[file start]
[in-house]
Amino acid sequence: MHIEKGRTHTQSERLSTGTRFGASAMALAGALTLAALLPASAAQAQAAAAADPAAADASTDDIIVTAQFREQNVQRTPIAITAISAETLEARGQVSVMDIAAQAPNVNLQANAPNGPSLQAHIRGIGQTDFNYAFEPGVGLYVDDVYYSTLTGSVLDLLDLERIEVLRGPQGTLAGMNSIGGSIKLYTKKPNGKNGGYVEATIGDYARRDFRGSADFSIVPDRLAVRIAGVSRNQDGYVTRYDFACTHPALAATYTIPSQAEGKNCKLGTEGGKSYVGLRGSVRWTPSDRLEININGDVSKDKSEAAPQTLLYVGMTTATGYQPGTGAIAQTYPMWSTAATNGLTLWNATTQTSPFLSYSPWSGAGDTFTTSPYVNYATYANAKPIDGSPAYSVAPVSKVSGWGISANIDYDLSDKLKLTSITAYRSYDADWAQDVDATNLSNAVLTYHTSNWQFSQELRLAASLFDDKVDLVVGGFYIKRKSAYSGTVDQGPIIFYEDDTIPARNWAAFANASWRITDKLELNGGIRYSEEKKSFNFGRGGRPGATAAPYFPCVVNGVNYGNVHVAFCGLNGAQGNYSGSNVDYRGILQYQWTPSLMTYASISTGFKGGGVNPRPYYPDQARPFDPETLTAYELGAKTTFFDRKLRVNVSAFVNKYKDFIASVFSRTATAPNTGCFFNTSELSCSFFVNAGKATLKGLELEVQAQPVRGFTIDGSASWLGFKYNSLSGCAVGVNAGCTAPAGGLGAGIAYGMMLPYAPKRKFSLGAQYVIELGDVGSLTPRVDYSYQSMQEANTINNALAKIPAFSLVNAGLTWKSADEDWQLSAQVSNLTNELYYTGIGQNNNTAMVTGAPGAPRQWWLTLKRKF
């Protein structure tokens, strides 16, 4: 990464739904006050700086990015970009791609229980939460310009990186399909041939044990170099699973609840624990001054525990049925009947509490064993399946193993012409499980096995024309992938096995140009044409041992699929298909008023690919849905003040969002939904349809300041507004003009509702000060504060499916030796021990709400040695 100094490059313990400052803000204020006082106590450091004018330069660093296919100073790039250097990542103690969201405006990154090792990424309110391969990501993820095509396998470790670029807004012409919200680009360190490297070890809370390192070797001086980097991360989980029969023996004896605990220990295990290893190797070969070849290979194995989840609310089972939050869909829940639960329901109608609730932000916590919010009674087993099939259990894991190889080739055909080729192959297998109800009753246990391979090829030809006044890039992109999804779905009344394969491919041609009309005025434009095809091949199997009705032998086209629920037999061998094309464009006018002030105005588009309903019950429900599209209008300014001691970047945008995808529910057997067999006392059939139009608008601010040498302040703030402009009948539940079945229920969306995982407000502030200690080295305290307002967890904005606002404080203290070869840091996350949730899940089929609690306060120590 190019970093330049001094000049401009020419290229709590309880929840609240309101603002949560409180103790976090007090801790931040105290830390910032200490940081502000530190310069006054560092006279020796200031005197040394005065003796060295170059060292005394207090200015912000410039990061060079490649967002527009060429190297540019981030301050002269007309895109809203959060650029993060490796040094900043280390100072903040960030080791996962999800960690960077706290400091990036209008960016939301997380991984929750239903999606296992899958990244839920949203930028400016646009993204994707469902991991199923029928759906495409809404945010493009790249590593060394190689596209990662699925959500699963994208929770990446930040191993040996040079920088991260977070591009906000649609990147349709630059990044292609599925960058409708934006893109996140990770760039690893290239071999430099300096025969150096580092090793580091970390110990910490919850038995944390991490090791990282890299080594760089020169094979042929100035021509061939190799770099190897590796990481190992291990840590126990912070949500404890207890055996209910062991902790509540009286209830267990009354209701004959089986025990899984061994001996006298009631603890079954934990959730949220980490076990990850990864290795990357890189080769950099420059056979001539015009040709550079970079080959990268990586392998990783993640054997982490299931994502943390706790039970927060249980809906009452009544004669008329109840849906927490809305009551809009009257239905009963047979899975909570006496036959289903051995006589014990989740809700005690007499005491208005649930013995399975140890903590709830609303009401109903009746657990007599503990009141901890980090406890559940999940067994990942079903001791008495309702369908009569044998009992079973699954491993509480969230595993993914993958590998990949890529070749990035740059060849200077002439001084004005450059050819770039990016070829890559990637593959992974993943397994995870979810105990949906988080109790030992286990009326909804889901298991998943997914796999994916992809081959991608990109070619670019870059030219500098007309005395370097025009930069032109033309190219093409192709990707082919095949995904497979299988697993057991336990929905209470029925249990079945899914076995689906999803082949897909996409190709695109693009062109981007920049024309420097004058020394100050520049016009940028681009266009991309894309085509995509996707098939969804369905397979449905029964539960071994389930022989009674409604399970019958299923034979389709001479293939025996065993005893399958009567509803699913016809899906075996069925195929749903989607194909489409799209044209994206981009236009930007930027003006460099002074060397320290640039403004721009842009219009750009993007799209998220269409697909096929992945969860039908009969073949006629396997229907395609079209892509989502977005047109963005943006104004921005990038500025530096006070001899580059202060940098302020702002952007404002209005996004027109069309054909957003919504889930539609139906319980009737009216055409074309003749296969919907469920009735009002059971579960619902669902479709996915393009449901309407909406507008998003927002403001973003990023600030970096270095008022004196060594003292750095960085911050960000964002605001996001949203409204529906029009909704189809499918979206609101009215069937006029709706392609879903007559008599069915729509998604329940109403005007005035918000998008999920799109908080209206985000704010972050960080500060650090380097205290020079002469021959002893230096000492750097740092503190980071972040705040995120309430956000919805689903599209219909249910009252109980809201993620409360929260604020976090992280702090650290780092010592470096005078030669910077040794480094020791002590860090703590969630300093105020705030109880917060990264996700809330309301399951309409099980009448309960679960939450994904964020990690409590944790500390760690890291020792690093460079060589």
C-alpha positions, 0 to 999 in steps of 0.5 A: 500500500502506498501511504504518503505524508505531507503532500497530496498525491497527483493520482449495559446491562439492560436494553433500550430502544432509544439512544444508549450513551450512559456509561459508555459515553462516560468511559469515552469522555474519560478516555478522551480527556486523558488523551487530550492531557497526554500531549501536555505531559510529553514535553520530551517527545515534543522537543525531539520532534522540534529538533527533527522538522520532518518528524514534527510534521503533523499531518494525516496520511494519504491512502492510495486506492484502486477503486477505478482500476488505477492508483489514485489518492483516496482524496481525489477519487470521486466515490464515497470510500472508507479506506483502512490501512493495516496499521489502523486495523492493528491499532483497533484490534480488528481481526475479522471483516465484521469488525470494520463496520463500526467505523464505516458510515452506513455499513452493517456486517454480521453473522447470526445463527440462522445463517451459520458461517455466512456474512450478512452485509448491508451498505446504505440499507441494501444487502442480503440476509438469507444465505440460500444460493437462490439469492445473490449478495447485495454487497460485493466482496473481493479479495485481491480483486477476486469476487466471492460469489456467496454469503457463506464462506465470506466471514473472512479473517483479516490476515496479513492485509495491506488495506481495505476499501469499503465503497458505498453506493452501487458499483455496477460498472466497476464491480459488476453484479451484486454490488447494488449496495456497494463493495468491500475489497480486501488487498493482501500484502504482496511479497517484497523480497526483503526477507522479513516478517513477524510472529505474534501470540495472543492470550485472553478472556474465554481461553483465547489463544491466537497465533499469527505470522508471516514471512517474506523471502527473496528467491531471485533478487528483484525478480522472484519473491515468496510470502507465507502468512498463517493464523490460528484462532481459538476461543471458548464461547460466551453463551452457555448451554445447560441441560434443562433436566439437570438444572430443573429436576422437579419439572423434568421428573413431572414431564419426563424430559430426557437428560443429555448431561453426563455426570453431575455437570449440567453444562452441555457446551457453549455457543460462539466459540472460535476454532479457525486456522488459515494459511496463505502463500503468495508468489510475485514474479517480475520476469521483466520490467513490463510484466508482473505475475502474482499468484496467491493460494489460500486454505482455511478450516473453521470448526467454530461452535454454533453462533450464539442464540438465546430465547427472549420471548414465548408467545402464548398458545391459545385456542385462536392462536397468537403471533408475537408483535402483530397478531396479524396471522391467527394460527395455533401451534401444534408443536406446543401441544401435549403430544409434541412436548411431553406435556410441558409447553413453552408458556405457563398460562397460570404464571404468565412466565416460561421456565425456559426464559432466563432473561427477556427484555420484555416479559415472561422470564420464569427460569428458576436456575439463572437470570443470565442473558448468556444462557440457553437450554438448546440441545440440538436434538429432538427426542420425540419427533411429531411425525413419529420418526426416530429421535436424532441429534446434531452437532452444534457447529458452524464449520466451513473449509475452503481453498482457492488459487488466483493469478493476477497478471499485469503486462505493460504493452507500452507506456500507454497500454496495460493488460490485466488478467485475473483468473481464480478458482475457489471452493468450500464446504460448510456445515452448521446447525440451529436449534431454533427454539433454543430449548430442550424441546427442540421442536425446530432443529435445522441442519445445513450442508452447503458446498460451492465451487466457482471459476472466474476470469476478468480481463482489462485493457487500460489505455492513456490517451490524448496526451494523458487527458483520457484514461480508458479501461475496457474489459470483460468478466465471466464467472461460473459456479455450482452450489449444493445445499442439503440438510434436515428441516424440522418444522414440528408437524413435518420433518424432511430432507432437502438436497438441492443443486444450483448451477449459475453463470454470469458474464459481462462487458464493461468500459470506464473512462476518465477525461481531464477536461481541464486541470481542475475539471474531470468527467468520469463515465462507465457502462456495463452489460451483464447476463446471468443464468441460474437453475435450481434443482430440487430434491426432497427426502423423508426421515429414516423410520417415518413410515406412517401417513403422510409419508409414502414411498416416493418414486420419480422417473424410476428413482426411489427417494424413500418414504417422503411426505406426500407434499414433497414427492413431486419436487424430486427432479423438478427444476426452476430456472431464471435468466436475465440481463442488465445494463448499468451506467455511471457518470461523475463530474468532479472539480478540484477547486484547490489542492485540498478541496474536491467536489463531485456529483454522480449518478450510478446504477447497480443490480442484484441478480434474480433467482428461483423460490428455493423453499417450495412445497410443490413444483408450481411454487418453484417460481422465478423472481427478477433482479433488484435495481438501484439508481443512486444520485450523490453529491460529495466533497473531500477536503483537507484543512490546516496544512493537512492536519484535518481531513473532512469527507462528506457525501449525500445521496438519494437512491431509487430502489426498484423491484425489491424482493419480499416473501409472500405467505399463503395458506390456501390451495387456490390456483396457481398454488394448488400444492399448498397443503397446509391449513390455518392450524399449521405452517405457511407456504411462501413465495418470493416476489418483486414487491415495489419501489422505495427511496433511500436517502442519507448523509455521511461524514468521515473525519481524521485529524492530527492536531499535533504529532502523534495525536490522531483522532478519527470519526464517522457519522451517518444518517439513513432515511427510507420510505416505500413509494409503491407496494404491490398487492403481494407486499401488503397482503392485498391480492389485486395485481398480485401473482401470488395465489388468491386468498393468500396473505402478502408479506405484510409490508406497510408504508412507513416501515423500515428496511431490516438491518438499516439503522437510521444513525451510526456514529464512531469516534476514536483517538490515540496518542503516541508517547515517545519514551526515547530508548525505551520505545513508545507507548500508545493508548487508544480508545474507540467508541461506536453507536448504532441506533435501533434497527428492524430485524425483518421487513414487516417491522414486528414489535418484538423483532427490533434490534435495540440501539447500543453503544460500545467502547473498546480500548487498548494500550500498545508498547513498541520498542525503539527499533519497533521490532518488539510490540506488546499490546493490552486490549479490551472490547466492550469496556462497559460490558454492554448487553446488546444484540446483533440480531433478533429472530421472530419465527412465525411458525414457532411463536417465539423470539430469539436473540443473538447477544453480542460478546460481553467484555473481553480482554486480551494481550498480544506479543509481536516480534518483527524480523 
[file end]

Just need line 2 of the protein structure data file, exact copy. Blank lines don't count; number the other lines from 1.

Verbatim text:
Amino acid sequence: MHIEKGRTHTQSERLSTGTRFGASAMALAGALTLAALLPASAAQAQAAAAADPAAADASTDDIIVTAQFREQNVQRTPIAITAISAETLEARGQVSVMDIAAQAPNVNLQANAPNGPSLQAHIRGIGQTDFNYAFEPGVGLYVDDVYYSTLTGSVLDLLDLERIEVLRGPQGTLAGMNSIGGSIKLYTKKPNGKNGGYVEATIGDYARRDFRGSADFSIVPDRLAVRIAGVSRNQDGYVTRYDFACTHPALAATYTIPSQAEGKNCKLGTEGGKSYVGLRGSVRWTPSDRLEININGDVSKDKSEAAPQTLLYVGMTTATGYQPGTGAIAQTYPMWSTAATNGLTLWNATTQTSPFLSYSPWSGAGDTFTTSPYVNYATYANAKPIDGSPAYSVAPVSKVSGWGISANIDYDLSDKLKLTSITAYRSYDADWAQDVDATNLSNAVLTYHTSNWQFSQELRLAASLFDDKVDLVVGGFYIKRKSAYSGTVDQGPIIFYEDDTIPARNWAAFANASWRITDKLELNGGIRYSEEKKSFNFGRGGRPGATAAPYFPCVVNGVNYGNVHVAFCGLNGAQGNYSGSNVDYRGILQYQWTPSLMTYASISTGFKGGGVNPRPYYPDQARPFDPETLTAYELGAKTTFFDRKLRVNVSAFVNKYKDFIASVFSRTATAPNTGCFFNTSELSCSFFVNAGKATLKGLELEVQAQPVRGFTIDGSASWLGFKYNSLSGCAVGVNAGCTAPAGGLGAGIAYGMMLPYAPKRKFSLGAQYVIELGDVGSLTPRVDYSYQSMQEANTINNALAKIPAFSLVNAGLTWKSADEDWQLSAQVSNLTNELYYTGIGQNNNTAMVTGAPGAPRQWWLTLKRKF